Q&A With Officials From Volunteer Countries (Part 2)

Last week, I shared the first part of this conversation with Alexa Voytek, Deputy Director of Programs, Innovation & Transportation, and Communications, in the Tennessee Department of Environmental Programs & Conservation of Energy Program (TDEC OEP) and Matt Meservy, Director of the Remote Planning Division in the Department of Energy and Mineral Resources. Tennessee Transportation (TDOT).

We discuss how states can begin implementation of the NEVI Program and how stakeholders across departments and industries can collaborate to efficiently and effectively build and electric vehicle (EV) charging network.

Here, we’ll dig into what a Phase 2 implementation of NEVI will look like and how Tennessee officials are increasing statewide EV adoption.

Below is a shortened version of our conversation, edited for length.

Nobleman: What are you doing to prepare for Phase 2 of NEVI and looking ahead in general?

Voytek (TDEC): With all the initiatives we’re doing in Tennessee, we’re acutely aware of the need in other areas where these funds can be spent once we fill gaps in the charging network along highway corridors. We’ve received lots of suggestions and notes on different ways to spend the remaining funds. When the time comes, we’ll do another listening session and see how we can revive our plan as needed.

Nobleman: Tennessee excels in coordination between various state agencies and entities (e.g., utilities) when it comes to building charging infrastructure. How did you manage to keep different stakeholders engaged and informed throughout the process, whether it was related to funding the completion of Volkswagen, NEVI or other endeavors? What advice do you have for officials of other countries looking to engage key stakeholders?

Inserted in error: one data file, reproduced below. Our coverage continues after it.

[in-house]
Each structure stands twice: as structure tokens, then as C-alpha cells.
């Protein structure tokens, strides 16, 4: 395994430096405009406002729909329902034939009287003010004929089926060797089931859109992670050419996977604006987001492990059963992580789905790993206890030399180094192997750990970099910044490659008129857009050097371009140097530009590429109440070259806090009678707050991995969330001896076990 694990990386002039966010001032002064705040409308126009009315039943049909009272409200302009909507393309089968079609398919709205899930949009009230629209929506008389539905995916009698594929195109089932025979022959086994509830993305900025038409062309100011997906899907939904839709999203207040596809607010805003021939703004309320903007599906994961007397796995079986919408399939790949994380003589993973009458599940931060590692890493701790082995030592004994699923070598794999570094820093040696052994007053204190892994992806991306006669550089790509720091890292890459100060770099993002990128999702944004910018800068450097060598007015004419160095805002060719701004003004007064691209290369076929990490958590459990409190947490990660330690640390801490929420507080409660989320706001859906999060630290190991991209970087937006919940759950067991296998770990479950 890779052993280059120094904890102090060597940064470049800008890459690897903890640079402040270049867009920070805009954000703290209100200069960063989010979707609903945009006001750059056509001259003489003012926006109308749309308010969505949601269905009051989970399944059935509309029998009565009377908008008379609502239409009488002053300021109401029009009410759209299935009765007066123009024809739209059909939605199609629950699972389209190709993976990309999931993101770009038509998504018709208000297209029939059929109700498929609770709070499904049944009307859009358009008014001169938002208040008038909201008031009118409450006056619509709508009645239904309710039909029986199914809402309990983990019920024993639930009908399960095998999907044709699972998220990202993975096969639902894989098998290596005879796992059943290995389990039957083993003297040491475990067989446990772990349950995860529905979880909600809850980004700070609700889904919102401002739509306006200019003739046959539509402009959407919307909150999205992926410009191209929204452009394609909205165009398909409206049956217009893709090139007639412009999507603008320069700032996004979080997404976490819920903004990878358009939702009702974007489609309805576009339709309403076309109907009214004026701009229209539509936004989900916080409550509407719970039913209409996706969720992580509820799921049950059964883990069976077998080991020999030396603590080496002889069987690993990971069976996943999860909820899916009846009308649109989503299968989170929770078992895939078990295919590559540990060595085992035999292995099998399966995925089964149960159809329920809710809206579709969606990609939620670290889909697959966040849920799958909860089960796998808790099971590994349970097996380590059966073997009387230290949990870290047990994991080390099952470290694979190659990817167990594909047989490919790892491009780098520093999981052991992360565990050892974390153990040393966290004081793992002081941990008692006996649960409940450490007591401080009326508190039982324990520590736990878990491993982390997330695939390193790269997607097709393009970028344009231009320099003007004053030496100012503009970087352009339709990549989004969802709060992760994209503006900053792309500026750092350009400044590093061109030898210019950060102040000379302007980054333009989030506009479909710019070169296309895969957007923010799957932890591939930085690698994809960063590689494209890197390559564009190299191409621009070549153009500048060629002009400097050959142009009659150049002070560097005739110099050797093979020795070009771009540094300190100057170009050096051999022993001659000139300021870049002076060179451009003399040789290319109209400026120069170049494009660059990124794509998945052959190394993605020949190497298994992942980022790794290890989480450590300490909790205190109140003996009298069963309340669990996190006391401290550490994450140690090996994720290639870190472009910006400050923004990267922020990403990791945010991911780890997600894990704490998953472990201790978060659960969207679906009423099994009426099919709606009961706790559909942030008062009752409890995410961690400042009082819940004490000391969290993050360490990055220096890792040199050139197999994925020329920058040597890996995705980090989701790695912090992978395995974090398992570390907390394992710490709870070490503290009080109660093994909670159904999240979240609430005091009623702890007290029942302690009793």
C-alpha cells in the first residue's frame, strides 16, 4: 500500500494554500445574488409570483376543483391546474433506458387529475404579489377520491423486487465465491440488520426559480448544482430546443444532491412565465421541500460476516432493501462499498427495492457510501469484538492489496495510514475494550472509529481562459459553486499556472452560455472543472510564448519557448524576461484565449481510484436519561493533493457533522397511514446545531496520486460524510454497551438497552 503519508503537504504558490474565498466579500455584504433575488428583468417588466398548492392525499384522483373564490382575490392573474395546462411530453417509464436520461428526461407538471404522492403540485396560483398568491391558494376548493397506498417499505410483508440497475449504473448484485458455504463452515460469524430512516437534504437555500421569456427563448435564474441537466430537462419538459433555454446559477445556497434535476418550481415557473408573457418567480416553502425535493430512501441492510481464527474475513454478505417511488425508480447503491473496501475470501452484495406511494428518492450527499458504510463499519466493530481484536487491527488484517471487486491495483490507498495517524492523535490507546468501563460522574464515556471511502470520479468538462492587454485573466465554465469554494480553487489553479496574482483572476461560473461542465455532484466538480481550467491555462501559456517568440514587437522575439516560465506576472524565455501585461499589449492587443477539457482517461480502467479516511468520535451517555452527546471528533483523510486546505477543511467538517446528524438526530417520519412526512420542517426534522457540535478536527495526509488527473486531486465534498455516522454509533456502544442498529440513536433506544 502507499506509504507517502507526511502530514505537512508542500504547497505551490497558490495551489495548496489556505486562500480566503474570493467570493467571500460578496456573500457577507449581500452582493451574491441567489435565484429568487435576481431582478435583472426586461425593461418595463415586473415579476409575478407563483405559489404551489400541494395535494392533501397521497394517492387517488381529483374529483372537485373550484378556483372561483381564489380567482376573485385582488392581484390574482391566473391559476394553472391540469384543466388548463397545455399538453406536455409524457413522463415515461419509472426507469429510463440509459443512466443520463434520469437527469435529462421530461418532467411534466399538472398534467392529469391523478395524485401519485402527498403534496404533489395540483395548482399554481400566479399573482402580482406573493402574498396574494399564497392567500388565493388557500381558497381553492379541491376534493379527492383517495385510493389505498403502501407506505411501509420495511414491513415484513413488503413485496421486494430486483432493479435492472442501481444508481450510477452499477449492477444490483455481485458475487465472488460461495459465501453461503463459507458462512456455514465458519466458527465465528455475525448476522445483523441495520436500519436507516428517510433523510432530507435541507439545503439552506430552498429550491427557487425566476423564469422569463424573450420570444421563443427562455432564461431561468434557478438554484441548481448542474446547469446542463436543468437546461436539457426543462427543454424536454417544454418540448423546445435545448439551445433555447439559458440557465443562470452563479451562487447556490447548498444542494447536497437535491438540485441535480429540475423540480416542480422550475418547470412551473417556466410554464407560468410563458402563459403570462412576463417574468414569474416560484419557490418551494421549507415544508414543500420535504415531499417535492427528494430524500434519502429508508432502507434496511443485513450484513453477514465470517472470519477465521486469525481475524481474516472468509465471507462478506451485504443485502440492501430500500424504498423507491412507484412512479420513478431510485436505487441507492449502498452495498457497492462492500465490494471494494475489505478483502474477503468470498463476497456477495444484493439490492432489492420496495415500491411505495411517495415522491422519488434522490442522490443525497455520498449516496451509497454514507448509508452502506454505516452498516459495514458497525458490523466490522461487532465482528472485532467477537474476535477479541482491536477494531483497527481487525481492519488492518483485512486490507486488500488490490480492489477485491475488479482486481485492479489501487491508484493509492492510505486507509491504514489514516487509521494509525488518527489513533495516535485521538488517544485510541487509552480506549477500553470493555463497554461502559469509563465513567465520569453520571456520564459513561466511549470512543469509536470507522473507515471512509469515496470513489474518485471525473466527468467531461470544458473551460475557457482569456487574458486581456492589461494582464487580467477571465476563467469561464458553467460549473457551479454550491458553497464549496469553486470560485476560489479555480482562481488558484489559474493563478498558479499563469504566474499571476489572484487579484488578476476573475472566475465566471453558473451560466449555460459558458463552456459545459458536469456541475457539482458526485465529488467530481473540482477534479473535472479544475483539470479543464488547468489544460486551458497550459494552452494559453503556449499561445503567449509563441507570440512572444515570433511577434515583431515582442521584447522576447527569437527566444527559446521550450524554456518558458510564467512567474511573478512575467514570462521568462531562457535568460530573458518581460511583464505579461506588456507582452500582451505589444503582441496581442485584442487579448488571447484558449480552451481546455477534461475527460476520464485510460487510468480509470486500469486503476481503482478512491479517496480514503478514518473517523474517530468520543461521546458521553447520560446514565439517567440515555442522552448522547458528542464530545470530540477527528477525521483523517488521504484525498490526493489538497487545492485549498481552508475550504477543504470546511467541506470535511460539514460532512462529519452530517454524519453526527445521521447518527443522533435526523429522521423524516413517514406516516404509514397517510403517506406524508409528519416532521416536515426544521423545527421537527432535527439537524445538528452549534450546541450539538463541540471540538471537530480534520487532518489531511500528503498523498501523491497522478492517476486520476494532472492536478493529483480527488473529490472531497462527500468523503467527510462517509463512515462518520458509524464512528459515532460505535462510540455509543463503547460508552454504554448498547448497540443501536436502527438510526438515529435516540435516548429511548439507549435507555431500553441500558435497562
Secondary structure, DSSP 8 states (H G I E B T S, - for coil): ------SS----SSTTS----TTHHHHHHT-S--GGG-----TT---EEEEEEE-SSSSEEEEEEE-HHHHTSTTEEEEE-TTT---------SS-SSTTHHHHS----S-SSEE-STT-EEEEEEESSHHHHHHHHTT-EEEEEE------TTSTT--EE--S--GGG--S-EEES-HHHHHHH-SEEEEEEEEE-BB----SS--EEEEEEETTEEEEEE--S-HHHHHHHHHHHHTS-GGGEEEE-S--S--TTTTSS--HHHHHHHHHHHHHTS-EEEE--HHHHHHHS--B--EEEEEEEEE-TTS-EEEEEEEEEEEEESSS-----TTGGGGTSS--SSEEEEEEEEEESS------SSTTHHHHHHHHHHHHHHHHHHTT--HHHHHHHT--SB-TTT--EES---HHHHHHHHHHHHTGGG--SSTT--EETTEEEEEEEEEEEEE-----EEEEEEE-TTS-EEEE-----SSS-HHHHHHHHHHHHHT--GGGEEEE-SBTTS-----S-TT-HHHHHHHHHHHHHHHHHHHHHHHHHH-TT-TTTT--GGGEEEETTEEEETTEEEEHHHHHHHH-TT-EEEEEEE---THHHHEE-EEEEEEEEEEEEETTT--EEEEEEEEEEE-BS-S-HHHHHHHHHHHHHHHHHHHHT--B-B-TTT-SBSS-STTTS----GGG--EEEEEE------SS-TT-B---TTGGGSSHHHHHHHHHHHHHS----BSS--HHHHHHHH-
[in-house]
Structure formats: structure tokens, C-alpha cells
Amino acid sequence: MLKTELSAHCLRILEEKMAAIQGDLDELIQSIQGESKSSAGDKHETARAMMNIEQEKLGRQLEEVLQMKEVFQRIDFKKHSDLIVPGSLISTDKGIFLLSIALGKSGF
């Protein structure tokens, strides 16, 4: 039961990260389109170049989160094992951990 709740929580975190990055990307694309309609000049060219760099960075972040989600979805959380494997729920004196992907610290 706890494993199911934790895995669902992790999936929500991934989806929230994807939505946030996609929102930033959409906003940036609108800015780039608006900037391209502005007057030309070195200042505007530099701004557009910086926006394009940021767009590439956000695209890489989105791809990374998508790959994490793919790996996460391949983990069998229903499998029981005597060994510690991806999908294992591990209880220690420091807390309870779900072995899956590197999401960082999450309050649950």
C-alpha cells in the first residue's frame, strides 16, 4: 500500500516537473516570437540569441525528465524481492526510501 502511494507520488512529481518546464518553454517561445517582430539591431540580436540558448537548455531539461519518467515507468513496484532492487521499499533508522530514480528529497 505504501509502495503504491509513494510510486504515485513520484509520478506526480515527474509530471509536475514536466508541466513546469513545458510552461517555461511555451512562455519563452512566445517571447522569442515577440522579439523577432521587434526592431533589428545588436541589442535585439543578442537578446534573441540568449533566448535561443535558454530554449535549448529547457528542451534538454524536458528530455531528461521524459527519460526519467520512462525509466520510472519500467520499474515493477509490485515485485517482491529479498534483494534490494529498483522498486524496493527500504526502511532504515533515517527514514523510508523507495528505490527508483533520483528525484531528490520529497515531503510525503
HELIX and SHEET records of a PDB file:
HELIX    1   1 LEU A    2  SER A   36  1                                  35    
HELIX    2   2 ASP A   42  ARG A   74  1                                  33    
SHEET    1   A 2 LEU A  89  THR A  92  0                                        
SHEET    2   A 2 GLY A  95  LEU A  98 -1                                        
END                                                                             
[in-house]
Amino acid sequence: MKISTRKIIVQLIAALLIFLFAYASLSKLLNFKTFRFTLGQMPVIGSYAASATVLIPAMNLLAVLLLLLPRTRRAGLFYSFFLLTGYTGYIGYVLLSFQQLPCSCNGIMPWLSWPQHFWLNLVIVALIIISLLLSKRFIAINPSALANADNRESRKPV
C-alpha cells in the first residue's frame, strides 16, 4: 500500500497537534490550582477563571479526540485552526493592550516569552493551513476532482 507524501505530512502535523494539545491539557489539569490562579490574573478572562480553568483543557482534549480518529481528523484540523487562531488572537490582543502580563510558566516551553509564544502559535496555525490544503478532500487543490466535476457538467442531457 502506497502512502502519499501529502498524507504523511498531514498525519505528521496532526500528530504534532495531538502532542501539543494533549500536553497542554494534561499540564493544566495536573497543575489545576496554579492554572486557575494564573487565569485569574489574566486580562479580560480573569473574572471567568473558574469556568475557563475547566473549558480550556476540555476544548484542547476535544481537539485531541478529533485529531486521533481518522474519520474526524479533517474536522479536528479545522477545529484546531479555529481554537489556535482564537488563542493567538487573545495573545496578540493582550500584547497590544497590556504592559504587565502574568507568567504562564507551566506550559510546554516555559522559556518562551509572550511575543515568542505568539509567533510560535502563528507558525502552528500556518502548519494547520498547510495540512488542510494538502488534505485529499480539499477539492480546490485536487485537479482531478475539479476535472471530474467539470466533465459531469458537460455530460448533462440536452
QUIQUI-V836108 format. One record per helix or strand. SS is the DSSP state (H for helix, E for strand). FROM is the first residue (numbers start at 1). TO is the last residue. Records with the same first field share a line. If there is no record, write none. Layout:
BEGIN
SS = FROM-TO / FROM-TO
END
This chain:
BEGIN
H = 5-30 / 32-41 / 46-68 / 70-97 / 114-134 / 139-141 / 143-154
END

Voytek (TDEC): I see my role as both an information disseminator – ensuring people see the information and are aware of opportunities – and a matchmaker. In many ways, the main role we play at TDEC is sharing the opportunity and knowing that, while we may not be the leaders, we can help organize partnerships to execute projects. It’s important to recognize that many of these deployment challenges are so diverse that they require multiple fixers. Some of the true art is bringing the right parties to the table, introducing them, and then letting the magic happen from there. A lot of what we’re seeing in Tennessee is that no one can do it alone and we need to rely on our partners – both in other state agencies like TDOT, or other entities that want to get involved in moving the needle.

For me, there are several consortiums and key groups that act as organizers from relevant stakeholders. This includes Drive Electric TN, which has many committees and groups within it. The annual forum co-hosted by TDEC and TDOT, “Tennessee Sustainable Transportation Forum and Expo,” is a yearly meeting point for people to come together and talk about success stories and build partnerships. TennSmart is a consortium of public and private entities. TN Advanced Energy Business Council cultivates networking opportunities. We all help contribute to a highly collaborative and focused ecosystem of working together.

Meservy (TDOT): To add to what Alexa said about stakeholder engagement, as part of a different grant program, we laid out a “how to” for cities potentially interested in hosting an EV charging site, outlining the key players and contacts for support in bringing in the partners needed. This will continue to be important for our Phase 2 activities.

Workforce development is another piece of the puzzle. The workforce that will install the chargers and maintain and operate the infrastructure is another stakeholder we engaged with at the start of this discussion.

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